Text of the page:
Octopus, octopi... octopodem? A guide to humiliating grammar nerds with Latin inflections
How to school grammar nerds with Latin inflections
"I saw the geniuses' octopuses," says person one.
"No, you saw the genii's octopi!" retorts person two.
"Ha! Wrong again!" says person three. "It's octopodes, not octopi!"
You know people like this. Maybe you are a person like this.
Well, guess what. Still wrong.
Isn't genii the Latin plural of genius and octopodes the Latin plural of octopus?
Sure. The nominative plural. That's used for the subject of a sentence. There are different forms if it's the direct or indirect object or if it's possessing. Look, these are loan words, so we can always treat them like English words: geniuses', octopuses. But if we're going to insist on using the plural from the source language, don't you think we're being inconsistent if we don't also use the appropriate forms for the possessive — and for when it's the direct or indirect object?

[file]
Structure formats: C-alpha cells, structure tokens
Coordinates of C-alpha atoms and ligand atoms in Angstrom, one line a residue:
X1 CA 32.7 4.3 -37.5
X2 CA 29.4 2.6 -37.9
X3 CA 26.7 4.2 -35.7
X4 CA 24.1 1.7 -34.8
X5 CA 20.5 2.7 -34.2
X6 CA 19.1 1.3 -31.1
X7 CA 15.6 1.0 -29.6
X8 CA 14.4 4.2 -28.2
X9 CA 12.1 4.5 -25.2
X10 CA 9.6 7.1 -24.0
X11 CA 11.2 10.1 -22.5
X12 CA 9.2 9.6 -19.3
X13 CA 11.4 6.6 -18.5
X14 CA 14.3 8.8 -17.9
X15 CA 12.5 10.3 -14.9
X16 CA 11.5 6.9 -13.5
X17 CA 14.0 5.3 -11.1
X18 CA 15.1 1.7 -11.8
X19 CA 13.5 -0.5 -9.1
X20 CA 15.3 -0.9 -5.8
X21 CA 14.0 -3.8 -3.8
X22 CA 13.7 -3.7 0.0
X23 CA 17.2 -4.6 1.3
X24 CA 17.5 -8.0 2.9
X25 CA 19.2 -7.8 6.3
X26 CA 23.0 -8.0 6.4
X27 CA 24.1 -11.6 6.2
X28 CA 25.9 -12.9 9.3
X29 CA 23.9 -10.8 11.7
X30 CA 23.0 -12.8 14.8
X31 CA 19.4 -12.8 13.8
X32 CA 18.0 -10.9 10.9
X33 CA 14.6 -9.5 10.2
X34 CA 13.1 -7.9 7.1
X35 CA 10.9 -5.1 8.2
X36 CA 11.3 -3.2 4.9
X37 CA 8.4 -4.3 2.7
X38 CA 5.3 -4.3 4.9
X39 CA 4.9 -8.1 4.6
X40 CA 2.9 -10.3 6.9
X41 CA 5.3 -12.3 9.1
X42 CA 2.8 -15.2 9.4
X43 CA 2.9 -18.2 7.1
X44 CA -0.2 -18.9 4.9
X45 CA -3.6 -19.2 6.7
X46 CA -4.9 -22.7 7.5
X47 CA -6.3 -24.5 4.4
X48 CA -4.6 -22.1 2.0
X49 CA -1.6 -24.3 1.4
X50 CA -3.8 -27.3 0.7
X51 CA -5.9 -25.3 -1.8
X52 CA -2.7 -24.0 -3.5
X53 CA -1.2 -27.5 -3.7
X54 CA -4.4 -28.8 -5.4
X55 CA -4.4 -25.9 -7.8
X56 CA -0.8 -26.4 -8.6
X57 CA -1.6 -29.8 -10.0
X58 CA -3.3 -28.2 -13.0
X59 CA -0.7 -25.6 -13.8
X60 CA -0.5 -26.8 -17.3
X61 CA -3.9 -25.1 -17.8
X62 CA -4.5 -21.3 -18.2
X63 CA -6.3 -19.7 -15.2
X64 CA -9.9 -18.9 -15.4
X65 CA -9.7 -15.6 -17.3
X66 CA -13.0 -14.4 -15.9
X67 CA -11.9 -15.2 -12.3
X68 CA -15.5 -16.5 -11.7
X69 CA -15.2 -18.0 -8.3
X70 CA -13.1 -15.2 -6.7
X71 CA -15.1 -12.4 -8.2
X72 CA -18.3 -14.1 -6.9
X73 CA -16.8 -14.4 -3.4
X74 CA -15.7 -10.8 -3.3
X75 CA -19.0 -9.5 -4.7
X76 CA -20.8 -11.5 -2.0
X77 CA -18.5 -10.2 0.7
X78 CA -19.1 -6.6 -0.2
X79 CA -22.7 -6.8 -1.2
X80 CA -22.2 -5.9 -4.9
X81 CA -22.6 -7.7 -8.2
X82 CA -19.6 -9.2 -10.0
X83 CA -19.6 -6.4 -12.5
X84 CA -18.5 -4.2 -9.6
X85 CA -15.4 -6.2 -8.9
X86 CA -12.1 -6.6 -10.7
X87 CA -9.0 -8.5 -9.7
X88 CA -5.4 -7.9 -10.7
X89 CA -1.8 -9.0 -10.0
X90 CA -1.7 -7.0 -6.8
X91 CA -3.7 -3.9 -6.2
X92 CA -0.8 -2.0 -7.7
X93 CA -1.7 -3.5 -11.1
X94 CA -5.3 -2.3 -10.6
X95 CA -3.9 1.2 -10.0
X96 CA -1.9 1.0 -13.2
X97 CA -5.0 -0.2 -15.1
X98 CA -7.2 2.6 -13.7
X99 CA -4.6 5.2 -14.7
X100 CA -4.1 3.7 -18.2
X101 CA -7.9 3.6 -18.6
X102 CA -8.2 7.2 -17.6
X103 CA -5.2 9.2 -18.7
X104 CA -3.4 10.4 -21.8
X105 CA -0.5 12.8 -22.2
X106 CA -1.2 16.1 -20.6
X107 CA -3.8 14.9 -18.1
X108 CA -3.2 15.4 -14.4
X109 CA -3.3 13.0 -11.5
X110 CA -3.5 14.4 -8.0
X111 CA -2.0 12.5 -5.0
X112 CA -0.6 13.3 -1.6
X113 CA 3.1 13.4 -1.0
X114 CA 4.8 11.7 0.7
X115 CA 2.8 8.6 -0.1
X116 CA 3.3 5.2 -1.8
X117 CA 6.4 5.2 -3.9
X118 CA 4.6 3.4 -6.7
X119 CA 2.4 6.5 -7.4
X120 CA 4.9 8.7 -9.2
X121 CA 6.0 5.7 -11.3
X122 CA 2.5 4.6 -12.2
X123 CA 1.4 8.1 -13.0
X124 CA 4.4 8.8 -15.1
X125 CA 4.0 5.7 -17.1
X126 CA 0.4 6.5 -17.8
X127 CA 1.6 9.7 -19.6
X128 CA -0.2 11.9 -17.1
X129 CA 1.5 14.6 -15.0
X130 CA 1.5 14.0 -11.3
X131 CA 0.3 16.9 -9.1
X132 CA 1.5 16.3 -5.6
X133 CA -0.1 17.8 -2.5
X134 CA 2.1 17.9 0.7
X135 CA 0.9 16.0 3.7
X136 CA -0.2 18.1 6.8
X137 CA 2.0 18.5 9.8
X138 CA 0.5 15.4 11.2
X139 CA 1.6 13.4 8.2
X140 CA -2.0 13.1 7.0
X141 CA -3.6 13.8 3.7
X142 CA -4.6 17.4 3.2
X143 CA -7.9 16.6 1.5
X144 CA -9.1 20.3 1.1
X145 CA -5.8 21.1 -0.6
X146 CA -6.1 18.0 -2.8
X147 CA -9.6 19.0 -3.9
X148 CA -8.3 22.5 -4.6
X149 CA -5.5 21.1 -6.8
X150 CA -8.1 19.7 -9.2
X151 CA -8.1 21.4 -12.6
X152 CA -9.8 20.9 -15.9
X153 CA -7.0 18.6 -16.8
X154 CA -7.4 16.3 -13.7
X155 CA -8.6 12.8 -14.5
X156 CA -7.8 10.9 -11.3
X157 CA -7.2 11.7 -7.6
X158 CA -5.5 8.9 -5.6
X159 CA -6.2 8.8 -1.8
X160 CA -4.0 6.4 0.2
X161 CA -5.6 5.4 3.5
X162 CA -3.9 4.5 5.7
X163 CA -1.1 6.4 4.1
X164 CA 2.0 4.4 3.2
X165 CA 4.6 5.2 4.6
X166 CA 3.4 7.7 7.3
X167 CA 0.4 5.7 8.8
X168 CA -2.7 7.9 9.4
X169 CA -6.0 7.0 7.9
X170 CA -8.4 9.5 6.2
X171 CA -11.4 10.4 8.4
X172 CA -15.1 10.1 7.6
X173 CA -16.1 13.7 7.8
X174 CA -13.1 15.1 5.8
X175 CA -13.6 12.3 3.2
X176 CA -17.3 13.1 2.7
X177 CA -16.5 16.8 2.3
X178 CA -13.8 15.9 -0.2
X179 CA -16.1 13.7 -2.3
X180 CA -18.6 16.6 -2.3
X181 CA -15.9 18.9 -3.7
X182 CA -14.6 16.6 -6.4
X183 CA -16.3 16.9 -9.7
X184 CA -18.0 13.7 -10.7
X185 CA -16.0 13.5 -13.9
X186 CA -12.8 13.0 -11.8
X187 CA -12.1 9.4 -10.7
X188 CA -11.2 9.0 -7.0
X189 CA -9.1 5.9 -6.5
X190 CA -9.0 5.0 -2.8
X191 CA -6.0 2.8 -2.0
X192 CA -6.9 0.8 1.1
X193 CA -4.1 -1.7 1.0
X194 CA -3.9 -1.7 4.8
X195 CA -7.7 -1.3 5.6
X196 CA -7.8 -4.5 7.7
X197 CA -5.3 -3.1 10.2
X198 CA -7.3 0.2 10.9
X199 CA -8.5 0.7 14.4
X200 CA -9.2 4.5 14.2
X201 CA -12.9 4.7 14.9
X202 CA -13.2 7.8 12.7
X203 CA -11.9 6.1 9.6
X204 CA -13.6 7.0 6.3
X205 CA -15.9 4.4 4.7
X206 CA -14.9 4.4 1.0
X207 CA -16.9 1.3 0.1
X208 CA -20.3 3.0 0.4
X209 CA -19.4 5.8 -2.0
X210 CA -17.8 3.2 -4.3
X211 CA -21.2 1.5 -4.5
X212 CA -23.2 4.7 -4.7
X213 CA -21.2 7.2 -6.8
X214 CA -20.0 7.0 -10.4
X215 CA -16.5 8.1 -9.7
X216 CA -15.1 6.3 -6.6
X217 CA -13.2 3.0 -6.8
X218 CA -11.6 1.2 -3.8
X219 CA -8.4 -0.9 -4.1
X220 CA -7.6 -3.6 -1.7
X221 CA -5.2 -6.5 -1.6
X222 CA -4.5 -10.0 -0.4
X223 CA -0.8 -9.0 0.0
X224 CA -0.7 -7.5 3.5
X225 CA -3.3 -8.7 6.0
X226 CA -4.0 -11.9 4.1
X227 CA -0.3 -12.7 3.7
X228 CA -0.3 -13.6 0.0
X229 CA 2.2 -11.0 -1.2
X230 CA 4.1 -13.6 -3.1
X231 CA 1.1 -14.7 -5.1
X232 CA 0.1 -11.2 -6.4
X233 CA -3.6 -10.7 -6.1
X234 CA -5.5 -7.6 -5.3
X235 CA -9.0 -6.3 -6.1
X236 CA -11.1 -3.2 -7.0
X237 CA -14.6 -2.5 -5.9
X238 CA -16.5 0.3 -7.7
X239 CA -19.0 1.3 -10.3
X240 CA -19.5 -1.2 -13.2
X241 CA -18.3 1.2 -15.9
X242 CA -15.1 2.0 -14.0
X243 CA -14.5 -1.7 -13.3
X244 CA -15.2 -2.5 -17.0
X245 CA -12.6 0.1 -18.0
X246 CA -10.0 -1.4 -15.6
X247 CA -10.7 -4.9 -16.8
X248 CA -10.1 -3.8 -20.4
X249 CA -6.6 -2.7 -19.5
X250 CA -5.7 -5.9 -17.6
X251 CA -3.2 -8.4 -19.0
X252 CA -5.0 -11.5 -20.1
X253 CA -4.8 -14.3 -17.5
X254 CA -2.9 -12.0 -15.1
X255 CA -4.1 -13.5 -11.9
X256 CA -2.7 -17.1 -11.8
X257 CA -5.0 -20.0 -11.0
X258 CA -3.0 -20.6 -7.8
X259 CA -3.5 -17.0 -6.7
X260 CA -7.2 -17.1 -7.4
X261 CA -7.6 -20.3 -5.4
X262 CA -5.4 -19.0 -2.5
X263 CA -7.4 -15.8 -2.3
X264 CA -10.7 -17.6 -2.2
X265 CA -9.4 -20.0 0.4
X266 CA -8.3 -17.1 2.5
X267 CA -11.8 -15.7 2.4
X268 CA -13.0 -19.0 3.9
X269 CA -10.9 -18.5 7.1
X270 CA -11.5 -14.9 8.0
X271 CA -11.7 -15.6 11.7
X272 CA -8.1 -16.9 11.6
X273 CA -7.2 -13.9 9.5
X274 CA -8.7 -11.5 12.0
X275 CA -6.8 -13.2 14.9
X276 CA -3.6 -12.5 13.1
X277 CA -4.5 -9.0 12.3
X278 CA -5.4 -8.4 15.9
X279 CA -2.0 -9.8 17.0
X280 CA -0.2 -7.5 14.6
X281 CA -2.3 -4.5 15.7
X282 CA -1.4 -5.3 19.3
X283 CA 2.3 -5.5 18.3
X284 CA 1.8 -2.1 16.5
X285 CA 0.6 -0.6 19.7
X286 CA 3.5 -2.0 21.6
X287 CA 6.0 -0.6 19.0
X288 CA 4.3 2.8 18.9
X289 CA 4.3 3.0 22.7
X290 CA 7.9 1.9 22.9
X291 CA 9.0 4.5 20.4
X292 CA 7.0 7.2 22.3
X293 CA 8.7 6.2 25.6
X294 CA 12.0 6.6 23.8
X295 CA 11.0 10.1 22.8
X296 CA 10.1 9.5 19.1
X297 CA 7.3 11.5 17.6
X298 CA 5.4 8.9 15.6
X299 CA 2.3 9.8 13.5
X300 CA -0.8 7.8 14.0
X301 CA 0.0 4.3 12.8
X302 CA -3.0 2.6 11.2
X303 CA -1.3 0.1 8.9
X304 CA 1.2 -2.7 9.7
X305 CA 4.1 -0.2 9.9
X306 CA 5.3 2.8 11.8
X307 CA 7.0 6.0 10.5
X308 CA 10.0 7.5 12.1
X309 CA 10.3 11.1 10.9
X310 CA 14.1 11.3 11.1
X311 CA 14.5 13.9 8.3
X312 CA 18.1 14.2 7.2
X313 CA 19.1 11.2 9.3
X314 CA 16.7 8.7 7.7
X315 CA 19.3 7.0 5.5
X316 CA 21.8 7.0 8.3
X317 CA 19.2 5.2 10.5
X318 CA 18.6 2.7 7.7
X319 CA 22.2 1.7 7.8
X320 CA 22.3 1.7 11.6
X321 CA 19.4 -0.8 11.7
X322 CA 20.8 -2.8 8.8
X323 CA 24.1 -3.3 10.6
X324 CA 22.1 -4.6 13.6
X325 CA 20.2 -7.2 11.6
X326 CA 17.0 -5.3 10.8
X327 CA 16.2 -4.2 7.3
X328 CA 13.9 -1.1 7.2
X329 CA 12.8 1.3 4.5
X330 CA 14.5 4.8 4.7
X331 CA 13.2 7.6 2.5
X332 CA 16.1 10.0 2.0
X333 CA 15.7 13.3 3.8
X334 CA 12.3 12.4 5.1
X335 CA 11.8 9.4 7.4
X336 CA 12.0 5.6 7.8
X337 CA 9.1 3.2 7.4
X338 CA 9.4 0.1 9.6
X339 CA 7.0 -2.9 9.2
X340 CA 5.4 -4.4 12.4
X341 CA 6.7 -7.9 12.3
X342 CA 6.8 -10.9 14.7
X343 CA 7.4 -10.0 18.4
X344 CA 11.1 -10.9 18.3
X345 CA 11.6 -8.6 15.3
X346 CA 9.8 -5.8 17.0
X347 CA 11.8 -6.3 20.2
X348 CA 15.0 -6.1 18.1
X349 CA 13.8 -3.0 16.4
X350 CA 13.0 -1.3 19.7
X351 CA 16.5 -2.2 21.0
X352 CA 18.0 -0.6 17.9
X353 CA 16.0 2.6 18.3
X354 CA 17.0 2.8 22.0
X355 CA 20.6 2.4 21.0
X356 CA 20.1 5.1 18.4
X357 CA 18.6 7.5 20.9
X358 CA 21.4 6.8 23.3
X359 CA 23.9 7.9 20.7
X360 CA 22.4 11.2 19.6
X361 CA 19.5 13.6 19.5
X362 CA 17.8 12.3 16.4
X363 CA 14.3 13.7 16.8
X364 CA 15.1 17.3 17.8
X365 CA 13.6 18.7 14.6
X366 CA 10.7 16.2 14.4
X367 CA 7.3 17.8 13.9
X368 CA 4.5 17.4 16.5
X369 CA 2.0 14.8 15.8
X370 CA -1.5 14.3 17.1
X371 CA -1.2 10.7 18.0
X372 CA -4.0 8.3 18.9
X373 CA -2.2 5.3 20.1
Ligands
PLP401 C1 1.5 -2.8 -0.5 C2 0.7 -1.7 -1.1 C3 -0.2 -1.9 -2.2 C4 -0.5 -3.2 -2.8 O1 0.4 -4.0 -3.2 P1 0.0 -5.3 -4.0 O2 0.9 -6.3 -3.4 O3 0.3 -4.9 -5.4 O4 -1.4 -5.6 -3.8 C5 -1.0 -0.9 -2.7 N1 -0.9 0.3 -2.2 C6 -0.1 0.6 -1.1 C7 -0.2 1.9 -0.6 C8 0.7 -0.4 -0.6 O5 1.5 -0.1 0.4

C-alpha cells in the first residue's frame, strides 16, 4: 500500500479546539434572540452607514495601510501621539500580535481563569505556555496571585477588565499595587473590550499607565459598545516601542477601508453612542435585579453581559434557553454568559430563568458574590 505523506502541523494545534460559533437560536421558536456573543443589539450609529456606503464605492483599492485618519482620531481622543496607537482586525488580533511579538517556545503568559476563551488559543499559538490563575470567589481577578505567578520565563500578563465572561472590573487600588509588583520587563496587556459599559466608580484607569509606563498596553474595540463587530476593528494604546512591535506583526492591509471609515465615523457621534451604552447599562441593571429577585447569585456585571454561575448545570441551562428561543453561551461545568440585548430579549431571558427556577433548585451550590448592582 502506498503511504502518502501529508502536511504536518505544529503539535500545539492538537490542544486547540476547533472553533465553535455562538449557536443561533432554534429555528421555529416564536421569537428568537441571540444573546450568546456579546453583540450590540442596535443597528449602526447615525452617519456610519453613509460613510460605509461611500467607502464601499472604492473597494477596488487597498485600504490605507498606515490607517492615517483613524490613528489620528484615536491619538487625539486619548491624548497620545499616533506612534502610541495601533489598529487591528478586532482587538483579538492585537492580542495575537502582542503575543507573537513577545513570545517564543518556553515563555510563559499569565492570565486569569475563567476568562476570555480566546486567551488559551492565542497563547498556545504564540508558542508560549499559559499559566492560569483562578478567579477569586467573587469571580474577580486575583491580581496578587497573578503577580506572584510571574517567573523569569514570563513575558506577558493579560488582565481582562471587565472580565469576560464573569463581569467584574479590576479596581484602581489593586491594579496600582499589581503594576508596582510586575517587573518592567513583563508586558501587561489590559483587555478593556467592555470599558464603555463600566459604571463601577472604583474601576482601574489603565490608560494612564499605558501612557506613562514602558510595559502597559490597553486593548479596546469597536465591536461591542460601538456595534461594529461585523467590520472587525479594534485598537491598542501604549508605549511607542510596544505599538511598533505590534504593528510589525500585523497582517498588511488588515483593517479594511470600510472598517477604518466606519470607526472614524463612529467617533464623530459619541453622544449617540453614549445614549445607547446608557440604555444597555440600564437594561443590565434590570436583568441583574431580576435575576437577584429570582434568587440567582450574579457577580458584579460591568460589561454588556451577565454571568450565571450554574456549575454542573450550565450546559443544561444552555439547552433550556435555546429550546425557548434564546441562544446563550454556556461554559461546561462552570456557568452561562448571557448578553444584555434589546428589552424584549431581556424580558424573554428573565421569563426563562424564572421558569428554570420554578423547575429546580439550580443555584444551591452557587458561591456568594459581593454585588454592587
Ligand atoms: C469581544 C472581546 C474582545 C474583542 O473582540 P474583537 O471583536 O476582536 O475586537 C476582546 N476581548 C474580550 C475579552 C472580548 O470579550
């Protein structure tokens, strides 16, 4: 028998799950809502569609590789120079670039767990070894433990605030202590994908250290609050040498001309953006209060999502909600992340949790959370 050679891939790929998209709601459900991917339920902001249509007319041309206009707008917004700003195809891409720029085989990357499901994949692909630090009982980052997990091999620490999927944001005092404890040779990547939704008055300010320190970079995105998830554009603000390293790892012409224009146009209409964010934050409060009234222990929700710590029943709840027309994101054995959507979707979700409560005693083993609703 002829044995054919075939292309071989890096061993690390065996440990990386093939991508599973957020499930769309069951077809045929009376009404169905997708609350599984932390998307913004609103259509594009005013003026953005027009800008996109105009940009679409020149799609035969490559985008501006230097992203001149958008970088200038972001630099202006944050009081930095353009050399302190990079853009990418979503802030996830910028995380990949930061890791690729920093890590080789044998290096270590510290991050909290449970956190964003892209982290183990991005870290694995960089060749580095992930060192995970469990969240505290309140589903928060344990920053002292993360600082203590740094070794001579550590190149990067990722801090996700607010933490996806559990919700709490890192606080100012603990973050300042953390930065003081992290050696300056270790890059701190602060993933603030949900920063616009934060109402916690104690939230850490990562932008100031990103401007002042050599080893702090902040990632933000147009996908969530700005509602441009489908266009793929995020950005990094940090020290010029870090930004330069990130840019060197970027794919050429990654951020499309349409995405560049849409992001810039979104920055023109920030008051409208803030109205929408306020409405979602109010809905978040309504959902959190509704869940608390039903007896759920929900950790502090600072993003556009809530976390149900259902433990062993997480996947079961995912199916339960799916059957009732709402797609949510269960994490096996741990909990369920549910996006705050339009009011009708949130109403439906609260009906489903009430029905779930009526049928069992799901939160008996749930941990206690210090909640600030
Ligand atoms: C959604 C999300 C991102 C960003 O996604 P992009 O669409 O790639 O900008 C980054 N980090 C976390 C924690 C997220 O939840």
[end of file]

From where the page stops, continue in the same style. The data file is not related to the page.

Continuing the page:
You see, if you say genii's, you're using one Latin ending and one English ending. (Not only that, you're using the English singular possessive ending on a plural noun.) The Latin possessive plural (it's actually the genitive case) is geniorum. So it's the geniorum octopodes.
But wait, there's more. Latin words can have different forms when they're the object rather than the subject — the accusative case rather than the nominative. The accusative plural of octopus is still octopodes, but in the singular it's octopodem. In fact, if there's just one genius and one octopus — the genius's octopus — it's the genii octopodem, because the genitive singular of genius is also genii.